Getting crews out to patch roads is sometimes more trouble than its worth. It snarls traffic for hours at a time, costs counties and states hundreds of thousands of dollars annually, and typically only fixes the problem for a short time. But this gravel-blasting utility truck aims to make the permanent patch process faster than firing a gunstick.
The $335,800 "Dalek" is currently on trial in central Bedfordshire. The truck totes around a supply of tar-like glue and asphaltic emulsion material that works in below-freezing temperatures. The operator controls an extendable robotic arm from the cab to first blast away loose gravel and debris in the hole, then spray alternating layers of tar and gravel into the void until it is filled. The entire process takes two minutes on average, 1/30th the time it would take a human road crew.
"The product is a liquid that's 35 percent water," Kent County Road Commission Maintenance Director Jerry Byrne told ABC 7 (station WXYZ) recently, "So that water needs to come out of the product like a latex paint, if you will, and in cold temps and damp conditions, the wait that you have for is slowed considerably."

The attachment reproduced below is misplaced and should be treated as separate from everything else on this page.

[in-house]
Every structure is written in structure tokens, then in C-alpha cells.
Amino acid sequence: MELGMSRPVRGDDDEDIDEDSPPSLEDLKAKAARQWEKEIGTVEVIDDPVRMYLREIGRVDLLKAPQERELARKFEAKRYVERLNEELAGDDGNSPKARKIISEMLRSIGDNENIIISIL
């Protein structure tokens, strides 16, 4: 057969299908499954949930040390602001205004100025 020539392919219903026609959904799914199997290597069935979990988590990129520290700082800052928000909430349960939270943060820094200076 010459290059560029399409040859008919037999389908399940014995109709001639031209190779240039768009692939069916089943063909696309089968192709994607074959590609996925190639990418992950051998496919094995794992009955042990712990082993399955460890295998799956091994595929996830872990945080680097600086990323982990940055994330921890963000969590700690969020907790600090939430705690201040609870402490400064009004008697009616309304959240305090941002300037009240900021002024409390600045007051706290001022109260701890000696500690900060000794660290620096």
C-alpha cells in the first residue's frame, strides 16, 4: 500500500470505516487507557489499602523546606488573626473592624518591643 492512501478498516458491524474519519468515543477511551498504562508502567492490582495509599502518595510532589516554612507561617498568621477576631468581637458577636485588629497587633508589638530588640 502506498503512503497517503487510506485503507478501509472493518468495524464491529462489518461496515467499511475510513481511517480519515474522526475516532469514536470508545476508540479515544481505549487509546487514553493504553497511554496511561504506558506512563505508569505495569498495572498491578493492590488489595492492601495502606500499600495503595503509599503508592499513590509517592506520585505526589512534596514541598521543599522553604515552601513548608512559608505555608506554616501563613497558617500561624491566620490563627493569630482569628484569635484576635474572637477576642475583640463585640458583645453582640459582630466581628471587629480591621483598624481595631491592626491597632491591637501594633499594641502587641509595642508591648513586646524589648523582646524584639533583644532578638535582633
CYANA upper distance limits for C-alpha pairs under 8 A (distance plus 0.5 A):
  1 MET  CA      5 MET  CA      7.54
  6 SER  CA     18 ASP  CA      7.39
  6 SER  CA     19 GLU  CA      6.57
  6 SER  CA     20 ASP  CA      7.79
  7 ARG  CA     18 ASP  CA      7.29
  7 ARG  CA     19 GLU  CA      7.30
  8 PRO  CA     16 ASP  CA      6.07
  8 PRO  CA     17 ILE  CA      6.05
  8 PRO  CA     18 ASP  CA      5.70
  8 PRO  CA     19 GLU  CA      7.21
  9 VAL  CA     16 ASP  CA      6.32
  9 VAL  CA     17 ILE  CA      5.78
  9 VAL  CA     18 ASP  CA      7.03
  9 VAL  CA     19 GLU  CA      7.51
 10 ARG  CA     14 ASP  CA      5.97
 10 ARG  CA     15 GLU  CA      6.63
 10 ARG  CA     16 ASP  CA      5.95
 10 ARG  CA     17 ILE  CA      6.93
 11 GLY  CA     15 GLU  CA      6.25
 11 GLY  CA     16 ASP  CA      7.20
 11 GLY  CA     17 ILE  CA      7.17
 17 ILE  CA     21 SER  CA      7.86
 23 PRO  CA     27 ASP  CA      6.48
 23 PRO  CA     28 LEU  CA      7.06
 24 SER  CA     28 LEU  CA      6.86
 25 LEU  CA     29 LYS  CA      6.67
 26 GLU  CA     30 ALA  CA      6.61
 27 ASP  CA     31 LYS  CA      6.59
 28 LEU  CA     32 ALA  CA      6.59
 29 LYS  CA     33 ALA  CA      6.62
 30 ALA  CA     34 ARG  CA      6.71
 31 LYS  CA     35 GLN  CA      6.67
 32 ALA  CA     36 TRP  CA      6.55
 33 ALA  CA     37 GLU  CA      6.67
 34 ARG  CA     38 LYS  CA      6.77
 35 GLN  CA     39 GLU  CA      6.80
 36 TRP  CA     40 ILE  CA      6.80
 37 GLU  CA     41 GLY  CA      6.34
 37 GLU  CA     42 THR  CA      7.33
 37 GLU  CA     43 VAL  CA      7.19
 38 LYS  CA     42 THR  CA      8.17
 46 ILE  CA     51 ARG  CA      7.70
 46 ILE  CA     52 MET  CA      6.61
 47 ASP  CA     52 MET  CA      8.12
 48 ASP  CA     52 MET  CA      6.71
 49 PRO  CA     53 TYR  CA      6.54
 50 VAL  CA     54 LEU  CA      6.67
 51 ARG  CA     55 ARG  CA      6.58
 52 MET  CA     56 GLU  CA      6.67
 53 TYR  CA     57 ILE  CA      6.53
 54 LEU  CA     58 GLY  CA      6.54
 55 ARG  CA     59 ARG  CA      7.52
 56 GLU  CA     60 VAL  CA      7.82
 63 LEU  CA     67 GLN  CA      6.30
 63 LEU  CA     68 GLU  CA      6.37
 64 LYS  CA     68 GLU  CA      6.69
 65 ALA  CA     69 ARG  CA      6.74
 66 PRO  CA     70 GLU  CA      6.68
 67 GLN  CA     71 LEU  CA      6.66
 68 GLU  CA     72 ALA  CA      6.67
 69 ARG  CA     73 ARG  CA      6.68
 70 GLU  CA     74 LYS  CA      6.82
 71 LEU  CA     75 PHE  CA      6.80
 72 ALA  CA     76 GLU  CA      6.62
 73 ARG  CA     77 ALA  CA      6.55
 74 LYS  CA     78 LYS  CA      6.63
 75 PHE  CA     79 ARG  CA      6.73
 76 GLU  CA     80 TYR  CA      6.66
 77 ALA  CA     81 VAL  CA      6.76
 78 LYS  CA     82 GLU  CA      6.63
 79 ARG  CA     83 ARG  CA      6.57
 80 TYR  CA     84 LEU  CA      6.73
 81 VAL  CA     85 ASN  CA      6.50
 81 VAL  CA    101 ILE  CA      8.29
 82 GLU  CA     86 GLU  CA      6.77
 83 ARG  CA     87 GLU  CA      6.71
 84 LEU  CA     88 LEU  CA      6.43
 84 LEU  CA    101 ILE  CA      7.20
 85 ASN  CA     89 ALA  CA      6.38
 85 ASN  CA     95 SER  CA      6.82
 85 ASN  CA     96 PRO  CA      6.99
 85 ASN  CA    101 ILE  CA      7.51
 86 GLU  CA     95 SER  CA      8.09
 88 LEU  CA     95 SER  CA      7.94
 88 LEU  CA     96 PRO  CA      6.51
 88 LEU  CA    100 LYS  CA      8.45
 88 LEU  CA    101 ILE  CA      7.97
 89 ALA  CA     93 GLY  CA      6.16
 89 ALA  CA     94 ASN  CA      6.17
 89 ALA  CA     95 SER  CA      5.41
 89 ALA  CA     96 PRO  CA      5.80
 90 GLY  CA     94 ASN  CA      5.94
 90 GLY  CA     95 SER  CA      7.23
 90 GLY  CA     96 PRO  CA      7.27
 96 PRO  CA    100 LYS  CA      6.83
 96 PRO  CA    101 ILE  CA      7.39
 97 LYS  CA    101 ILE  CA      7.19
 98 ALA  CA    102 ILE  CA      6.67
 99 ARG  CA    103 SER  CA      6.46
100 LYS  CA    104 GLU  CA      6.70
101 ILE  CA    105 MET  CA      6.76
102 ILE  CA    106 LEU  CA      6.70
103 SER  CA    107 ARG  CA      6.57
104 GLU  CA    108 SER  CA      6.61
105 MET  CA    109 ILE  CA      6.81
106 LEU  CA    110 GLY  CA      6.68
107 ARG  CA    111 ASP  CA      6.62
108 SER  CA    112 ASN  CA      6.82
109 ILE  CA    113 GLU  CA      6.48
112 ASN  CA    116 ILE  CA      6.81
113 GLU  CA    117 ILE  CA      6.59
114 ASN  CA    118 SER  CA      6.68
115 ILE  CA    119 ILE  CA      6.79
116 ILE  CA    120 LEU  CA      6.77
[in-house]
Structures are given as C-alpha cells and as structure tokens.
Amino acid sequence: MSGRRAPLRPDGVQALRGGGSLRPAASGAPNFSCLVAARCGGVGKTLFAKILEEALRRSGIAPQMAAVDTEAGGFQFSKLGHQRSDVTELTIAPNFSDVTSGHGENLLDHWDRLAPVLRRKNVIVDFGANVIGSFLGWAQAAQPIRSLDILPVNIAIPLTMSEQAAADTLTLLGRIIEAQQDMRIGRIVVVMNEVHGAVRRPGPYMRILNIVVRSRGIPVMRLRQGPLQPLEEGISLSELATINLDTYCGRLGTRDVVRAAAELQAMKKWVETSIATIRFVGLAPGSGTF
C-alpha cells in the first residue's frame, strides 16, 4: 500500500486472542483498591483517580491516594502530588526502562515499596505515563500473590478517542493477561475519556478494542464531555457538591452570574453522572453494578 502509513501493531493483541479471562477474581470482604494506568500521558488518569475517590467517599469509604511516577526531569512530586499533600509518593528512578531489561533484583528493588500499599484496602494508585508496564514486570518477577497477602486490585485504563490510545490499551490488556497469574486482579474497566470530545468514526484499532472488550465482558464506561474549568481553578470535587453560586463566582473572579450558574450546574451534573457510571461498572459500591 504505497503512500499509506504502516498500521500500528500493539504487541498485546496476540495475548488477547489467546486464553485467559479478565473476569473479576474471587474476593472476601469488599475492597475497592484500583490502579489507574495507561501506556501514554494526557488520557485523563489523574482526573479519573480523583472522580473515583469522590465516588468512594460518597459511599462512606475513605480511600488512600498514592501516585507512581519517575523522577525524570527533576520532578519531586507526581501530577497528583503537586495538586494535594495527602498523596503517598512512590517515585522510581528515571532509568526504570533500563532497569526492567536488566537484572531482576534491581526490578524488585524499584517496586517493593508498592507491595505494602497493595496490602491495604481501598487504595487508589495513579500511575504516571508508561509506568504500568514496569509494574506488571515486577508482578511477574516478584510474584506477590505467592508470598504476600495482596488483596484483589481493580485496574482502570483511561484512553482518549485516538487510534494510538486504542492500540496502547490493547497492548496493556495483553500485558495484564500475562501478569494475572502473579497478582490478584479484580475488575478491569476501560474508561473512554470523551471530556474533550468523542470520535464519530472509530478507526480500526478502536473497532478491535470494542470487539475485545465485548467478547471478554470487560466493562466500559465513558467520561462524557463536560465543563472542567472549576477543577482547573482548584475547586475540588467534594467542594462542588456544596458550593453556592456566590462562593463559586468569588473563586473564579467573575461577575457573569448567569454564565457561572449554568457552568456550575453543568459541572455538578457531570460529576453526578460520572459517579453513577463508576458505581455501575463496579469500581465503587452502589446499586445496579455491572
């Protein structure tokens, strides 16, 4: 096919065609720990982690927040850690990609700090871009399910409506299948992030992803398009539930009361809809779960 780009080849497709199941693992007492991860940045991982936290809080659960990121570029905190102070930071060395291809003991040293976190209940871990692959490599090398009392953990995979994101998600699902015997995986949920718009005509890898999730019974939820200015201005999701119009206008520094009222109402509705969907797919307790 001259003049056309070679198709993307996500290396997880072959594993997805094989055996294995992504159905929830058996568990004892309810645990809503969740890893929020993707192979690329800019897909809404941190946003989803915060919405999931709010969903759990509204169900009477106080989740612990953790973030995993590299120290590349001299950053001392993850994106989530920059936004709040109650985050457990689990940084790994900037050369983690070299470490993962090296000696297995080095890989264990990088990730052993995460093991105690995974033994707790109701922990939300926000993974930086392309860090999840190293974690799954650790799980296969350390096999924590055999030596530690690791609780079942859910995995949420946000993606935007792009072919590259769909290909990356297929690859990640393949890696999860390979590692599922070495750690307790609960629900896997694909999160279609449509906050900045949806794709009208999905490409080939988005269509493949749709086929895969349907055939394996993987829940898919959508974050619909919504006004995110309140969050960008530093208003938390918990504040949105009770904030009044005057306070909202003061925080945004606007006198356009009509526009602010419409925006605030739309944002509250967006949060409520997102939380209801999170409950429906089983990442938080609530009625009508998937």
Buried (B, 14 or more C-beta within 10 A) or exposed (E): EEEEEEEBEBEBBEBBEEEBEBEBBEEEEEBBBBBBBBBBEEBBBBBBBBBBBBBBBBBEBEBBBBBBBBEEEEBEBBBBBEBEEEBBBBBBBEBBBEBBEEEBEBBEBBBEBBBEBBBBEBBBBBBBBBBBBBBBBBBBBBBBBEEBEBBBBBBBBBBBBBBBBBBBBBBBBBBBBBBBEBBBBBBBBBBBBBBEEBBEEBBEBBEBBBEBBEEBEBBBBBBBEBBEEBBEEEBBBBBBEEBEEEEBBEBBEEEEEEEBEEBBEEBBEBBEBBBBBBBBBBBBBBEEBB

Stateside, these machines are more commonly known as Pothole Killers and are widely used throughout the U.S. Built by Patch Management Inc out of Fairless Hills, PA, the system costs roughly $130,000 for a three month contract. Hopefully the truck operators are obligated to continually yell "EXTERMINATE!" during the filling process, too. [Pothole Killers - Daily Mail - Ubergizmo]